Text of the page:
I went back to the site on foot with my recording equipment. I wanted to go back and try to understand the place a bit more - all I had done was take pictures and I needed to come back and carry out the task that I originally set out to do. I was going towards the ships and I saw, lounging all over the wrecks, this film crew. They were obviously amateur, they were quite young, they were smoking; they looked kind of hip. They were just on it; on the site and in the ships. I was too scared to do that - I'd spoken to the instructor when I was paddling: "Hey, what if I try and climb onto to one of these things?" - "I wouldnít because the metalís rusted to one millimetre thick and if your leg goes through that you wonít get it back". So I was respectful of these things and I didnít want to interrupt them, I guess. All you can do is look at them. But these other guys were shooting action, using the place as a location - what I was intent on rejecting in the first place, so I stormed off in the other direction and trudged through the mud, this stinking mud. I looked down and realised the floor was riddled with all these tiny little yellow crabs, the kind that have one arm bigger than the other, that scuttle away and bury themselves ñ itís really quite disgusting. That led me to start thinking of this site, this ruin, and the notion of romanticising a ruin and actually looking down to the ground, the mud that has these crabs sunk in it, living off this place. Iím not just interested in all ruins, thereís something about this one; the disgustingness of these crabs, slithering and burrowing themselves in it. As I walked along I was crunching them with my boots. I was creeped out. Again there was that feeling of vulnerability that was there in the kayak, with the bad weather and being thrust towards the ships and then feeling vulnerable with all these disgusting creatures scuttling around me.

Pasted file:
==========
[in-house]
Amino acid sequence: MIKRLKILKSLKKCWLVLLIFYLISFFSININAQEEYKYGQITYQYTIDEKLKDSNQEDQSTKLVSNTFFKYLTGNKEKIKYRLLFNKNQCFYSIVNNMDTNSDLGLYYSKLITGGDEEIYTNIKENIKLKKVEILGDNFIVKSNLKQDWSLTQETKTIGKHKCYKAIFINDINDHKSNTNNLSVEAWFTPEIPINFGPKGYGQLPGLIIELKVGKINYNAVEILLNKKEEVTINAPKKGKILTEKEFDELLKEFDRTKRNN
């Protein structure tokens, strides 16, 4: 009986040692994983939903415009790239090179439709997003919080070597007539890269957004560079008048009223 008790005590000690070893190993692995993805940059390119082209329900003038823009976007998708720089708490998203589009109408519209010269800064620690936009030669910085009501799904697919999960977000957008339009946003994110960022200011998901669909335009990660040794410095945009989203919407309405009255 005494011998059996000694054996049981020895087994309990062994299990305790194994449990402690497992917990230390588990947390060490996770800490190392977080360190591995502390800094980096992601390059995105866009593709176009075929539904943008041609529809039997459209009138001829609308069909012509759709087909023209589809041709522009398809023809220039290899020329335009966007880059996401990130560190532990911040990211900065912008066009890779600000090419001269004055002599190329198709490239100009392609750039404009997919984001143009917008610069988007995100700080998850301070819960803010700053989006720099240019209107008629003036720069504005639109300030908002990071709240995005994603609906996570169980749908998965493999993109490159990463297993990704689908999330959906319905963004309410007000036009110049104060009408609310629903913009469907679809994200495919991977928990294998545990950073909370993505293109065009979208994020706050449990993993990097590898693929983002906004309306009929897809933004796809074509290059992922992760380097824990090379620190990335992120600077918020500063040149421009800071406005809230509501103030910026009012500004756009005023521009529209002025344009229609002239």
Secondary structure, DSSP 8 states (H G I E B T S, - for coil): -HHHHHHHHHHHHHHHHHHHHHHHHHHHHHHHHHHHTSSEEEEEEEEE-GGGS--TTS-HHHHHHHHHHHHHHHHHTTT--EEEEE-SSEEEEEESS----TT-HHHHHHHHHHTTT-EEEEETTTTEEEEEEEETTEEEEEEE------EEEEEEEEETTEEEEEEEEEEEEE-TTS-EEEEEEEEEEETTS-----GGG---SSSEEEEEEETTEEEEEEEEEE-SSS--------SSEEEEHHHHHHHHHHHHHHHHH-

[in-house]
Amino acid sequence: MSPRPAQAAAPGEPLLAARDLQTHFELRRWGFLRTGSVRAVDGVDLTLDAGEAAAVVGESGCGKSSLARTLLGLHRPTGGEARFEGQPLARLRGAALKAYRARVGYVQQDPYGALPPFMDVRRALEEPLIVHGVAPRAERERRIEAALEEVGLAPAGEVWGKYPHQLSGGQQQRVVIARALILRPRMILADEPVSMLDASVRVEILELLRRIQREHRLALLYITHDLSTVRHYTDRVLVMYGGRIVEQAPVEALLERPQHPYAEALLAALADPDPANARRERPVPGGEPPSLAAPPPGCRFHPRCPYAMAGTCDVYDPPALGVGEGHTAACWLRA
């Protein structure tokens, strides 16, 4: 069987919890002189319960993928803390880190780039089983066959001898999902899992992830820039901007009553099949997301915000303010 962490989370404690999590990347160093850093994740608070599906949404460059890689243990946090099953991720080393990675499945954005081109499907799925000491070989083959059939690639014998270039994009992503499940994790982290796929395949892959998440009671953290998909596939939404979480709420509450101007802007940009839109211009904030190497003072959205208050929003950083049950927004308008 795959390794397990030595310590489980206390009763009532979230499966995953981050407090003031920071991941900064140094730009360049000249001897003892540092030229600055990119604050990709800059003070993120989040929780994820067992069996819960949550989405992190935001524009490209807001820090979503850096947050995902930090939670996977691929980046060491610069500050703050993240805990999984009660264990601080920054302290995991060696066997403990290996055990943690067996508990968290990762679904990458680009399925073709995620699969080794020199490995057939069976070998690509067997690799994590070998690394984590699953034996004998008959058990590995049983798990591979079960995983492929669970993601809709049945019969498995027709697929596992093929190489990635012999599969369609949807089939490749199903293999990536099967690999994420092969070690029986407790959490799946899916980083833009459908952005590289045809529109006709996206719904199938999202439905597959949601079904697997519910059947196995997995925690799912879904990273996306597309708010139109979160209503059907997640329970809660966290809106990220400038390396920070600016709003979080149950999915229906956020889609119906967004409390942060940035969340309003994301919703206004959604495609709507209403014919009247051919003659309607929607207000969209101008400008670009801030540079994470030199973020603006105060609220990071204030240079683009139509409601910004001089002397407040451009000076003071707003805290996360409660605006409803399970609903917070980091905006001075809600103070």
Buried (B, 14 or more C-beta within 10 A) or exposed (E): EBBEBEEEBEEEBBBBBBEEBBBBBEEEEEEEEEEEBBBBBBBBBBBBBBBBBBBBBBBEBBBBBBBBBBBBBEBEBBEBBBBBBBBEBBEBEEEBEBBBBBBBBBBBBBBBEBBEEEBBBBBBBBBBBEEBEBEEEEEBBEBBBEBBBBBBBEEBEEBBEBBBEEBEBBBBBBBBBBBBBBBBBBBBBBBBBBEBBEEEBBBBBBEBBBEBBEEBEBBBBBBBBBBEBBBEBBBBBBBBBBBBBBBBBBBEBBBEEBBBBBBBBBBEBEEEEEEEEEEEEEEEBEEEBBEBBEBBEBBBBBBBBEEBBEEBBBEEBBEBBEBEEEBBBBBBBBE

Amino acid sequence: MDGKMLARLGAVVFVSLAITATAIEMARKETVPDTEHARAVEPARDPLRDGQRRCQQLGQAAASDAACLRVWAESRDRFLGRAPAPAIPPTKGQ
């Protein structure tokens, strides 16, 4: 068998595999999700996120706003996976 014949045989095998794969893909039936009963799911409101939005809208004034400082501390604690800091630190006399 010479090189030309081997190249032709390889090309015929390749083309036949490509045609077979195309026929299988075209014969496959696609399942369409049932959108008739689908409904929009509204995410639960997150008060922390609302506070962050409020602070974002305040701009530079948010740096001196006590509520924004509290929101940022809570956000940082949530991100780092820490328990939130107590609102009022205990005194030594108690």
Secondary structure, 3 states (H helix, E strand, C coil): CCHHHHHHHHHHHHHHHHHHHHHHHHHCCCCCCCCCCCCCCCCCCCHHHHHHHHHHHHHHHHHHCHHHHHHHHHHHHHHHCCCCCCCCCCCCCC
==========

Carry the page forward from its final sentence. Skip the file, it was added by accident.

American Mountains: Firstly I'd like to bring up the idea of 'ruin porn', which has been thrown around a little bit, I came across it in a New Republic article which was written in January this year, it was called A Case Against Economic Disaster Porn. Thereís a quote in there from a blog about Chernobyl: "Ruin porn seeks the poignancy of abandonment, the presence and poetry of absence ...The tourists come for abandonment. They do not come for the abandoned".